The default policy store is the system.jazn-data.xml file.

Default Policy Store

The default policy store, system.jazn-data.xml, contains the Oracle RTD policies, application roles, application grants, and default membership definitions as configured during installation.

Default Application Roles

Table 4-3 lists the default application roles and role members after installation. These defaults can be changed to different values and additional role names can be added by an administrative user using Oracle Fusion Middleware Control.

A graphical interpretation of these default application roles and the default group and role hierarchies appears in Figure 4-1, "Example of Oracle Fusion Middleware Security Elements".

Table 4-3 Default Application Roles and Role Members

Application Role Name Role Members

BIAdministrator

BIAdministrators group

BIAuthor

BIAuthors group

BIAdministrator application role

BIConsumer

BIConsumers group

BIAuthor application role


The BIAdministrator role is intended for administrative permissions necessary to configure and manage the Oracle RTD installation. Any member of the BIAdministrators group is explicitly granted this role and implicitly granted the BIAuthor and BIConsumer roles. See Table 4-5 for a list of the default Oracle RTD application grants for this role.

The BIAuthor role is intended for permissions necessary to create and edit content for others to consume. Any member of the BIAuthors group is explicitly granted this role and implicitly granted the BIConsumer role. See Table 4-5 for a list of the default Oracle RTD application grants for this role.

The BIConsumer role is intended for permissions necessary to consume content created by others. See Table 4-5 for a list of the default Oracle RTD application grants for this role.

Note:

The specialized role authenticated_role is granted by default to any authenticated user. It is a member of the BIConsumer role by default. Removal of authenticated_role would result in the inability to log into the system. For more information, see "The Authenticated Role" in Oracle Fusion Middleware Application Security Guide.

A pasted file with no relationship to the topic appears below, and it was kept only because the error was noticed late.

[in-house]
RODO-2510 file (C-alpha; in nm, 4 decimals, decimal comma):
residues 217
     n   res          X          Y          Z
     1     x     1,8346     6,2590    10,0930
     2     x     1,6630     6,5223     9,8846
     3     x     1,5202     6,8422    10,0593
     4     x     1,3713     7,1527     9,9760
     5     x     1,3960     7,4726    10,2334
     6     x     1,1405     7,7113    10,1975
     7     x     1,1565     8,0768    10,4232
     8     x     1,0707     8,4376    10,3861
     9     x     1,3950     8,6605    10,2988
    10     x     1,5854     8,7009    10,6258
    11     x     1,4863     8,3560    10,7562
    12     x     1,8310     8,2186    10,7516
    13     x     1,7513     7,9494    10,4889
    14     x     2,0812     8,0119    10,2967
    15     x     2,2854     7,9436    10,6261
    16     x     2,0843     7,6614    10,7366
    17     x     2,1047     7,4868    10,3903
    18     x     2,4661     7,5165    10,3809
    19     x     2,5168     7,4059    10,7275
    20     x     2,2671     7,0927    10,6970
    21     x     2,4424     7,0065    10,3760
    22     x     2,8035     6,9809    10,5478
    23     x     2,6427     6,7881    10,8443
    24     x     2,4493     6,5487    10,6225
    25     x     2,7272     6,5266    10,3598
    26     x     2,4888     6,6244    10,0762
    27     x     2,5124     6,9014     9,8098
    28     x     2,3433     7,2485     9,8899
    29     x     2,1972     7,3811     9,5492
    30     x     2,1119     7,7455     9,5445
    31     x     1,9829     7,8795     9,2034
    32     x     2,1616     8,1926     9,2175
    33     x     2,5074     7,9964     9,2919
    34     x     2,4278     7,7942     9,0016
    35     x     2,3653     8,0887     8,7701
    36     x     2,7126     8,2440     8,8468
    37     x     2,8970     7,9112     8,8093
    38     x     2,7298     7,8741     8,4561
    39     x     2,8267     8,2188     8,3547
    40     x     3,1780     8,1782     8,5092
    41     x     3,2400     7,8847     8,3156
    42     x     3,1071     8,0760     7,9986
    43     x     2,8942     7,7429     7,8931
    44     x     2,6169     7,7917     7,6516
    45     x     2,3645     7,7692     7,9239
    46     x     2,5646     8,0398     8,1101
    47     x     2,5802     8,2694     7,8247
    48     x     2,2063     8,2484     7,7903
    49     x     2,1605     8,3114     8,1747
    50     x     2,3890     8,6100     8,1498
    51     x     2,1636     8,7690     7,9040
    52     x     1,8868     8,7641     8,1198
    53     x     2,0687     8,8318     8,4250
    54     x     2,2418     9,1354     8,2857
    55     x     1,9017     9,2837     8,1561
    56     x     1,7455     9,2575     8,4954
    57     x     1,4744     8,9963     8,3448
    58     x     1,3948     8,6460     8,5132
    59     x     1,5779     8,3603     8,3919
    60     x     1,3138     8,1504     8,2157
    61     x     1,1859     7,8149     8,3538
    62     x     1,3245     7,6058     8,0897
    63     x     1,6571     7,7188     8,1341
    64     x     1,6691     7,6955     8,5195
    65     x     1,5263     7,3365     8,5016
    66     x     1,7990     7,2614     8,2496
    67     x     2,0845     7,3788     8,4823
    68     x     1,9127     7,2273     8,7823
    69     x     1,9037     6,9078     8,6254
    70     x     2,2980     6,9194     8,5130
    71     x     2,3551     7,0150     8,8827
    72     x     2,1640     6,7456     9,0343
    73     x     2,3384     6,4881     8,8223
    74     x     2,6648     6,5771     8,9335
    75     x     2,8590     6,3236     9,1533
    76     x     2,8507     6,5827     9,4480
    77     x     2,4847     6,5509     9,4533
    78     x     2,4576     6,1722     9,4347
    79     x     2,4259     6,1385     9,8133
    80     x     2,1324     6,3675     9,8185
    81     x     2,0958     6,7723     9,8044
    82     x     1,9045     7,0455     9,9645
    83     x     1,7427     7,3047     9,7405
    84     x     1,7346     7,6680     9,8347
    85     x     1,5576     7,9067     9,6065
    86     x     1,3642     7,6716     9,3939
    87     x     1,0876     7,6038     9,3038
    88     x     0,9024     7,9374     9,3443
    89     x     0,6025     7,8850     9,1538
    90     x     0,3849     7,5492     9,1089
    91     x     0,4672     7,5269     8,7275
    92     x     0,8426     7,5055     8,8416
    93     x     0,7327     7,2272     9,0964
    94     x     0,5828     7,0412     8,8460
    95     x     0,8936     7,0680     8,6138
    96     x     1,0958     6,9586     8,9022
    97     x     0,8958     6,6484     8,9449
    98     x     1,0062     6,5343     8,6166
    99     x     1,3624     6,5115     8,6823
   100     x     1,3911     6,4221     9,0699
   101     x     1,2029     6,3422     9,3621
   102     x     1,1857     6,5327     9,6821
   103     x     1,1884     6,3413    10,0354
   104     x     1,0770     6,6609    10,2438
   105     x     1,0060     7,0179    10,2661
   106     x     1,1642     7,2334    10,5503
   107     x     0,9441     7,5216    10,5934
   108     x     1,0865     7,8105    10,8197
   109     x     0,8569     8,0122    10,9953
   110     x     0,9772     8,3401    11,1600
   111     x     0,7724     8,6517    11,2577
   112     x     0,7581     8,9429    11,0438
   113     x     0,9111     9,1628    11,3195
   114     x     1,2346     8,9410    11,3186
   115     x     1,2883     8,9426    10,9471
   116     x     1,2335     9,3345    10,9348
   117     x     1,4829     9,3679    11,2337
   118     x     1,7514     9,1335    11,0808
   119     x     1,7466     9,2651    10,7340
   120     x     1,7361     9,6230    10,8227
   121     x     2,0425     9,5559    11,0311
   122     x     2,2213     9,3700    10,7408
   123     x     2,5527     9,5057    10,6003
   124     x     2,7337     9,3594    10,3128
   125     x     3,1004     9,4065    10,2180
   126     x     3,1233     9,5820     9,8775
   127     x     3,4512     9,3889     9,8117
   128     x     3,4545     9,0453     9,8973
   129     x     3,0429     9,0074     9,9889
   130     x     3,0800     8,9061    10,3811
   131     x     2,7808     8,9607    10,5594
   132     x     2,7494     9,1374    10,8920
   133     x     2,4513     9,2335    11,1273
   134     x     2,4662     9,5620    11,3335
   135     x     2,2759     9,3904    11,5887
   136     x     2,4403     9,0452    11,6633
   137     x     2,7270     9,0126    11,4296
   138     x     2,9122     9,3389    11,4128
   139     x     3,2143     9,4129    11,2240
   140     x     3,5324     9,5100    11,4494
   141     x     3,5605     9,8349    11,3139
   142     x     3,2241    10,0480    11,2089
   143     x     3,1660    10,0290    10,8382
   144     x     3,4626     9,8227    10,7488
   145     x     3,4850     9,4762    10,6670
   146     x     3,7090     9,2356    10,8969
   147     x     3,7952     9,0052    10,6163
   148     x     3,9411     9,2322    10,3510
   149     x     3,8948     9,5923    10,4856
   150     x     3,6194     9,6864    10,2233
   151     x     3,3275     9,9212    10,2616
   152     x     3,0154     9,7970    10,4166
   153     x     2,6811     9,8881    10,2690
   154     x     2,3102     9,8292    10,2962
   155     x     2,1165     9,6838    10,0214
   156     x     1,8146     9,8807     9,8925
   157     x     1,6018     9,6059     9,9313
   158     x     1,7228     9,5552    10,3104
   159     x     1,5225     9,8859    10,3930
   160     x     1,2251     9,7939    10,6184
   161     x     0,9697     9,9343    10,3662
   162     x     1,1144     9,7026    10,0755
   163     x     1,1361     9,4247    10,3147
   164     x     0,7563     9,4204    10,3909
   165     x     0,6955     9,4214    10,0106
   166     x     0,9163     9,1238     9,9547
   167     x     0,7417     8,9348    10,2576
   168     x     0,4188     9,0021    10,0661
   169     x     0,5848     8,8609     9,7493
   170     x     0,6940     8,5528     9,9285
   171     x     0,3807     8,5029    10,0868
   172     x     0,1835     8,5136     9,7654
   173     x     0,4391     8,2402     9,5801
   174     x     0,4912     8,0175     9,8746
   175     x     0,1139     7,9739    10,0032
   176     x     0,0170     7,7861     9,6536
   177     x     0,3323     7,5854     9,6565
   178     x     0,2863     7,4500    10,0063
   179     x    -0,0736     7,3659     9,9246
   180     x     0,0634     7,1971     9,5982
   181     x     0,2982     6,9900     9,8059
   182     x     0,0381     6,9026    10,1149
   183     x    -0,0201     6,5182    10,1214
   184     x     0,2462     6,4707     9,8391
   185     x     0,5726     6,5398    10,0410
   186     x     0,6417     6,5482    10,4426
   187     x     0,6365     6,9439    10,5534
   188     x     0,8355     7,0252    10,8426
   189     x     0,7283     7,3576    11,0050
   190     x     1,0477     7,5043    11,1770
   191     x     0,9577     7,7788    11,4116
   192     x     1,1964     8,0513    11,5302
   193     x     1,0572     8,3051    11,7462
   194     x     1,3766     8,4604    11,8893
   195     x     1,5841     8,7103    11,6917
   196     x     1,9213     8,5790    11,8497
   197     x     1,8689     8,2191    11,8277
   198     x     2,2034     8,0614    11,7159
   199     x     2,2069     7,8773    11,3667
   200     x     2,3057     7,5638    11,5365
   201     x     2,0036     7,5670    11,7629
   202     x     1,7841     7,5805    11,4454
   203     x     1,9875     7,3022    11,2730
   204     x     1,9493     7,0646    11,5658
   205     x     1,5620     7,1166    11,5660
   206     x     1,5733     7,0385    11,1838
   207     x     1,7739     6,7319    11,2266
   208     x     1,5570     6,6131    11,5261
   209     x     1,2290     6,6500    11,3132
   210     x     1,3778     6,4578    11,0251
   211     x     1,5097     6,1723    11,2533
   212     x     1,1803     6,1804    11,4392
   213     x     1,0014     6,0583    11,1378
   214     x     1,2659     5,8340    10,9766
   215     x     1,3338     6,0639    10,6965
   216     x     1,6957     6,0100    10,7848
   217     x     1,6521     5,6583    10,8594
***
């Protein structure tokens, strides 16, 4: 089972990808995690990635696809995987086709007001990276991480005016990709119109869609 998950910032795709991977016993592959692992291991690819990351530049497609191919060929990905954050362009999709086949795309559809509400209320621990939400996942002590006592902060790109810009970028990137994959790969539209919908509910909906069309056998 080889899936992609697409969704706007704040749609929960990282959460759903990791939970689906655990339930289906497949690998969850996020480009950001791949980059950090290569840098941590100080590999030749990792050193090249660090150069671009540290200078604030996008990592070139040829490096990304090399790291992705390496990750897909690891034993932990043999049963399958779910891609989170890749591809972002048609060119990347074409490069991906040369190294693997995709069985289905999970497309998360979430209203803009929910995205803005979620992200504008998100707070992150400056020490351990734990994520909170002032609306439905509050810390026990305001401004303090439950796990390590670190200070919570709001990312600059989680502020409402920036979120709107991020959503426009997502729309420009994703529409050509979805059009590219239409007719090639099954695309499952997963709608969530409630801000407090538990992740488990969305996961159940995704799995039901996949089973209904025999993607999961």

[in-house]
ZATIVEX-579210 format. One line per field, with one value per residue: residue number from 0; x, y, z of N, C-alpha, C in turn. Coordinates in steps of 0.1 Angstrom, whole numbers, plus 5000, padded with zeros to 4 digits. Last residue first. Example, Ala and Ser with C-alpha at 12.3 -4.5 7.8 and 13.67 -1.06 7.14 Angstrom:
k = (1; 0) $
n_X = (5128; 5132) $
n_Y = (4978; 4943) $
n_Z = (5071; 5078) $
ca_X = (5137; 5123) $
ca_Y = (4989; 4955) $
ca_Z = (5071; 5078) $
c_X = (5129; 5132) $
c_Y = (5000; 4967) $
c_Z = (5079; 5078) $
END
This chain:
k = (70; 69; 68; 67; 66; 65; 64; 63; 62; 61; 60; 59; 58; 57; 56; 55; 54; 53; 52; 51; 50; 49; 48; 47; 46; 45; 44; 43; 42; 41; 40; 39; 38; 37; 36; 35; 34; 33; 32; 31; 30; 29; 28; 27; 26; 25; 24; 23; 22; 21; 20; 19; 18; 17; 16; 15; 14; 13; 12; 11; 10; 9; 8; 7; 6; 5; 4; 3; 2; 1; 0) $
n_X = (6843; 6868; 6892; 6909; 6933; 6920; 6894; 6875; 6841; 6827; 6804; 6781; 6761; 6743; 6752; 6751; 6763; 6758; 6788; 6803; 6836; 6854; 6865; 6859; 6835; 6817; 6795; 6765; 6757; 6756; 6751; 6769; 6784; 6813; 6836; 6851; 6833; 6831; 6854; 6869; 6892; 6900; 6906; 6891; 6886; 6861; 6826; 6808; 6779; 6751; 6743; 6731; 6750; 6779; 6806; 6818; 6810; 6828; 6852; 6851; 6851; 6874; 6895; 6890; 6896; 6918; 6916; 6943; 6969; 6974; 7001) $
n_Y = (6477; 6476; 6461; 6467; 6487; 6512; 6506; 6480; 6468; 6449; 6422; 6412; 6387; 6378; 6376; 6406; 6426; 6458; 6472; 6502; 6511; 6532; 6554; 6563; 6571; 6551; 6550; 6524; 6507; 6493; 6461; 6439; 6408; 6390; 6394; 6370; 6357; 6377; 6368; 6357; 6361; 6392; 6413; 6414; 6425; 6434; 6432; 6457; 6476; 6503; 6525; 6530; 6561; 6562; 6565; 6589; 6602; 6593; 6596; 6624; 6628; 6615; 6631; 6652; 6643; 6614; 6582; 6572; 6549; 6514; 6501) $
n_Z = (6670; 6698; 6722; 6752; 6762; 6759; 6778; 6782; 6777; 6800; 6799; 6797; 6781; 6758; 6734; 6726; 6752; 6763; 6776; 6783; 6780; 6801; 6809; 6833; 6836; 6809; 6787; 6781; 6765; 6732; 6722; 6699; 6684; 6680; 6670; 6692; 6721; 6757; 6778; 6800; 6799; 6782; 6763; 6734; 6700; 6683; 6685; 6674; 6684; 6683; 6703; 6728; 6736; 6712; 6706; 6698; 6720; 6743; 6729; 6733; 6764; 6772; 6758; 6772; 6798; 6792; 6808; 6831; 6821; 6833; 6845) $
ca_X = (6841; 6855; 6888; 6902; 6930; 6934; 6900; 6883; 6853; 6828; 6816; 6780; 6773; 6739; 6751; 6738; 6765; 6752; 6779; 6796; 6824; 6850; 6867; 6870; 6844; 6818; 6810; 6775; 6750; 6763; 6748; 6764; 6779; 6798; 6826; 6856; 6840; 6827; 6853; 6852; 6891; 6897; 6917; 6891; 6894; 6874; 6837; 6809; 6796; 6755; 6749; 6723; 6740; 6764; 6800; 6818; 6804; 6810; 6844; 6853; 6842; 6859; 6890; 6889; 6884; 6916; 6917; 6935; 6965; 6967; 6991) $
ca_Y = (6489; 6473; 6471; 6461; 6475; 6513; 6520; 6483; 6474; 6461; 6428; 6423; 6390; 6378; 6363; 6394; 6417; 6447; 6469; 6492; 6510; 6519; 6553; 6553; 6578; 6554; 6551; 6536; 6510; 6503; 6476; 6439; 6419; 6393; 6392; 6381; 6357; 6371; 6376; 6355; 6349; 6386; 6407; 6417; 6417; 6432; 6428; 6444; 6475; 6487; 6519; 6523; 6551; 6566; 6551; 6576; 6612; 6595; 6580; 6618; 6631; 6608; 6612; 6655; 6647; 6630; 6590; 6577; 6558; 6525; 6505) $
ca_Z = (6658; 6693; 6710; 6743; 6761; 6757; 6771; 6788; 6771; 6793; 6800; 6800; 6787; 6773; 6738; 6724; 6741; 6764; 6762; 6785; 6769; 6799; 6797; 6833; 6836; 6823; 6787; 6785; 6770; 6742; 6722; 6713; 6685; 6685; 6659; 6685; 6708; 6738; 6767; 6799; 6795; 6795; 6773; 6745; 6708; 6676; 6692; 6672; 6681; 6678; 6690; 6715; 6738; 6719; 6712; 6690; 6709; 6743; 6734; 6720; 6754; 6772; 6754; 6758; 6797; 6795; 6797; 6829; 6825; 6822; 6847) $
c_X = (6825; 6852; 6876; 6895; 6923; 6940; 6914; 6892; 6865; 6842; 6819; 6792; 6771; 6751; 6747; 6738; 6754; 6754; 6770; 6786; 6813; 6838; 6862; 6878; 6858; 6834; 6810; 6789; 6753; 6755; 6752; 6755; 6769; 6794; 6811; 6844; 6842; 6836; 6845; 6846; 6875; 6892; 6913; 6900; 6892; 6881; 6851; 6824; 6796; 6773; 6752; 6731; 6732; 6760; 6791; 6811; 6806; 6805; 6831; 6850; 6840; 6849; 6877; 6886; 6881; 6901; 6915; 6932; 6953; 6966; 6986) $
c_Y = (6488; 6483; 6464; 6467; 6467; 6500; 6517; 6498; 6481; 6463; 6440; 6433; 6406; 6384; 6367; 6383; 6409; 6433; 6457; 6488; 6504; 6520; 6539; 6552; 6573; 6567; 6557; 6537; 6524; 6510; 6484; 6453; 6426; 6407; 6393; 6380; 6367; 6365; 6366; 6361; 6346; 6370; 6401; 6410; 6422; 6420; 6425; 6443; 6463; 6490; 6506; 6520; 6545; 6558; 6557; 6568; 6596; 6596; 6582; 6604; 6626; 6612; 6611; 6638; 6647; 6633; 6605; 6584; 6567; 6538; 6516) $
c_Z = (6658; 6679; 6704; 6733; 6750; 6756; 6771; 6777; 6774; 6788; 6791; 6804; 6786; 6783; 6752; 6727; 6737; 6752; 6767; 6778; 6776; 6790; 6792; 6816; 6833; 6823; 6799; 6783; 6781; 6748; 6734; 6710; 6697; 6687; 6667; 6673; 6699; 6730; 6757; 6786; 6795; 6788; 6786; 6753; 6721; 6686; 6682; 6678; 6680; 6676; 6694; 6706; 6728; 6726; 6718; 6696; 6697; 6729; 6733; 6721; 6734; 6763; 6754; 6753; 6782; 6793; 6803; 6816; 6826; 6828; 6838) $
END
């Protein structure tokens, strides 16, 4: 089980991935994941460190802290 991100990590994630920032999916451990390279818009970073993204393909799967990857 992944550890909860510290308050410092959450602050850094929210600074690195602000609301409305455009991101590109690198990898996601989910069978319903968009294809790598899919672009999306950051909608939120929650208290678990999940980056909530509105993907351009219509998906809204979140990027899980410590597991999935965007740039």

Default Application Grants

The default application grants for Oracle RTD users after installation are described in Section 4.3.1, "Default Oracle Real-Time Decisions Application Grants."

4.3 Resource Types and Actions for Oracle RTD

OPSS includes the Java class oracle.security.jps.ResourcePermission that can be used as the permission class within any grant to protect application or system resources. Oracle RTD uses this class to control access to three types of resource:

Table 4-4 shows the resource types supported by Oracle RTD and their associated actions.

Table 4-4 Oracle RTD Resource Types and Actions

Type of Resource Resource Type Name Stored in Application Grants Action[:Qualifier] Comments

Inline Service

rtd_ils

choice_editor

May execute any methods of the ExternalChoice web service for the named Inline Service.

decision_service:normal

May execute any integration points (advisors and informants) for the named Inline Service.

Action qualifier normal allows integration point requests to be executed in the server.

decision_service:stress

May execute any integration points (Advisors and Informants) for the named Inline Service.

Action qualifier stress allows LoadGen to issue integration point calls. To be accepted by the server, the user also needs the normal action.

open_service:read

Authorizes the use of Decision Center to open the named Inline Service for viewing.

Also authorizes the External Rule Editor to access the named Inline Service, since the External Rule Editor does not need to update the content of the Inline Service.

open_service:write

Authorizes the use of Decision Center to open the named Inline Service for editing.

deploy_service

Authorizes the deployment of the named Inline Service from Decision Studio.

download_service

Authorizes the use of Decision Studio to download the named Inline Service from a server.

clear_choice_history

Authorizes the clearing of the choice history for the named Inline Service through the Administration web service.

clear_study

Authorizes the clearing of the study for the named Inline Service through the Administration web service.

A study is not shared by multiple Inline Services, so naming the owning Inline Service is equivalent to naming the study.

clear_statistics

Authorizes the clearing of the statistics for the Inline Service through the Administration web service.

clear_model